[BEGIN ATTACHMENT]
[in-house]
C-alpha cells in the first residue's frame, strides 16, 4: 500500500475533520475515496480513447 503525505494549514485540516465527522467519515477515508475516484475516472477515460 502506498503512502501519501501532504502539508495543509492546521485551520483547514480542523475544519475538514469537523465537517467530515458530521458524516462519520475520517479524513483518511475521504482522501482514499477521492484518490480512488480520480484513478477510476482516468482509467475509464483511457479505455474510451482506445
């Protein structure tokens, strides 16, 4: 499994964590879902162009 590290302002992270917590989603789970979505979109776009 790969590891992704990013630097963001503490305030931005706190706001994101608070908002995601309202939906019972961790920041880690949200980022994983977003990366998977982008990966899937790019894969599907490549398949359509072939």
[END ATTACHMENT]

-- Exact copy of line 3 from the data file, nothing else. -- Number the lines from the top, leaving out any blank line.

């Protein structure tokens, strides 16, 4: 499994964590879902162009 590290302002992270917590989603789970979505979109776009 790969590891992704990013630097963001503490305030931005706190706001994101608070908002995601309202939906019972961790920041880690949200980022994983977003990366998977982008990966899937790019894969599907490549398949359509072939």